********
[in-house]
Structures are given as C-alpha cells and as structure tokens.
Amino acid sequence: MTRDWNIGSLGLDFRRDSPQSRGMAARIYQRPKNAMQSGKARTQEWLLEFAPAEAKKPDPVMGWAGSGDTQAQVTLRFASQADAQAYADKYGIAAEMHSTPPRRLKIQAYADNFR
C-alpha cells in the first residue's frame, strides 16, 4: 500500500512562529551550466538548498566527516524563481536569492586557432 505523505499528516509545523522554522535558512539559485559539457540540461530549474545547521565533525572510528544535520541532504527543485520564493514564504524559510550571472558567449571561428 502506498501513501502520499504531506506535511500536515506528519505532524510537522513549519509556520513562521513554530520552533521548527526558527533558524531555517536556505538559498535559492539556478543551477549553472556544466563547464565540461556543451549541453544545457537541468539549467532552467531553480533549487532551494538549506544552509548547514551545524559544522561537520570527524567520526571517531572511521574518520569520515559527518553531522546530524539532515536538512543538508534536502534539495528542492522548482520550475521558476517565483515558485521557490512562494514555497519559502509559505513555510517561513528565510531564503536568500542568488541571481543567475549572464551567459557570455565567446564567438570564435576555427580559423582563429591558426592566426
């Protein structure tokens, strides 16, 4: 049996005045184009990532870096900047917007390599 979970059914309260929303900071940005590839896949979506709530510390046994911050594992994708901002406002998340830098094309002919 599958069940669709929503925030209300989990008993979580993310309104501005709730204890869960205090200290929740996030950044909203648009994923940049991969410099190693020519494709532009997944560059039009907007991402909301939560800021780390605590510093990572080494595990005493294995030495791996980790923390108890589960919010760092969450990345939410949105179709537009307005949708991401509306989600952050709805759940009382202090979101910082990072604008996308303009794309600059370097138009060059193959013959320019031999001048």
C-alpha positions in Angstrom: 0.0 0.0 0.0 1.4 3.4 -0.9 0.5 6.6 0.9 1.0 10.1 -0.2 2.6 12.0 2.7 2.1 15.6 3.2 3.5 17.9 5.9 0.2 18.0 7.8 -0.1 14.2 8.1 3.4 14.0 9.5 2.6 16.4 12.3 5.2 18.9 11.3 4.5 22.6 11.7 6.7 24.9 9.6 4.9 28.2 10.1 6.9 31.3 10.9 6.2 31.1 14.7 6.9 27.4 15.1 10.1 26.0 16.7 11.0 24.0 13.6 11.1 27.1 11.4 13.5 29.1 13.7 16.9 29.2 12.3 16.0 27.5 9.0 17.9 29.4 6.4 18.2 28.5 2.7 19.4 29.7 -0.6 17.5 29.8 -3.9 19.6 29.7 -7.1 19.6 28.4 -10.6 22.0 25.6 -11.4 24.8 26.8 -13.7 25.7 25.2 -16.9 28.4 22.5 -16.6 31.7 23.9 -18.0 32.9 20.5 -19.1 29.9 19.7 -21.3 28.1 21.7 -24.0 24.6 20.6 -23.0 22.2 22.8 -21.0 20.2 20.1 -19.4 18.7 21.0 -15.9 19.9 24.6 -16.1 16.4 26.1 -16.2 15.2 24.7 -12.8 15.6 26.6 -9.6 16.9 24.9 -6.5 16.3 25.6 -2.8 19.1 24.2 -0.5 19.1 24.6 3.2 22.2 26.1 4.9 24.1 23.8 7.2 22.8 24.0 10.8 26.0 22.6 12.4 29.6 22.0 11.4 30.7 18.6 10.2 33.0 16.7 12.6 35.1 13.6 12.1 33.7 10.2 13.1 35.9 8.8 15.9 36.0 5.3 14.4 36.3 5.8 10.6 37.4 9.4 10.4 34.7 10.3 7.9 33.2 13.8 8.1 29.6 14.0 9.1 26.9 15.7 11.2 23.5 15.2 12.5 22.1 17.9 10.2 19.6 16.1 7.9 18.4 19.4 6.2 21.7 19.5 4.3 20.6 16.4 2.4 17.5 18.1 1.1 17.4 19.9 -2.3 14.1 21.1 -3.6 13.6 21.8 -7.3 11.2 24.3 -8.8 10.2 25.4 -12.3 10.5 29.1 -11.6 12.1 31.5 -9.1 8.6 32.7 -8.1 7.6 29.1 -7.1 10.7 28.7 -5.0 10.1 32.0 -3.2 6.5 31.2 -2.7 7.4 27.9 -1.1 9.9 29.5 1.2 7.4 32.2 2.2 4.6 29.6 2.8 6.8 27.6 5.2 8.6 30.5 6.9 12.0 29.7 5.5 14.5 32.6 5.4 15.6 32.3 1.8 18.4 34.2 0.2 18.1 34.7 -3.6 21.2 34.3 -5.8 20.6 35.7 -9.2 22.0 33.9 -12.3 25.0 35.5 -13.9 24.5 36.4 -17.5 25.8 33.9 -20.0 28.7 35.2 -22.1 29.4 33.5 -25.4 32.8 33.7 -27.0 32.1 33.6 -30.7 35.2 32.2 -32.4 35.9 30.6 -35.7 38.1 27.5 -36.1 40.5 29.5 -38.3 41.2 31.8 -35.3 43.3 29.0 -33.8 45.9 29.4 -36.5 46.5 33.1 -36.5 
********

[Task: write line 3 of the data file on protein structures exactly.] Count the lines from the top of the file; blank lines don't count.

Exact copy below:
Amino acid sequence: MTRDWNIGSLGLDFRRDSPQSRGMAARIYQRPKNAMQSGKARTQEWLLEFAPAEAKKPDPVMGWAGSGDTQAQVTLRFASQADAQAYADKYGIAAEMHSTPPRRLKIQAYADNFR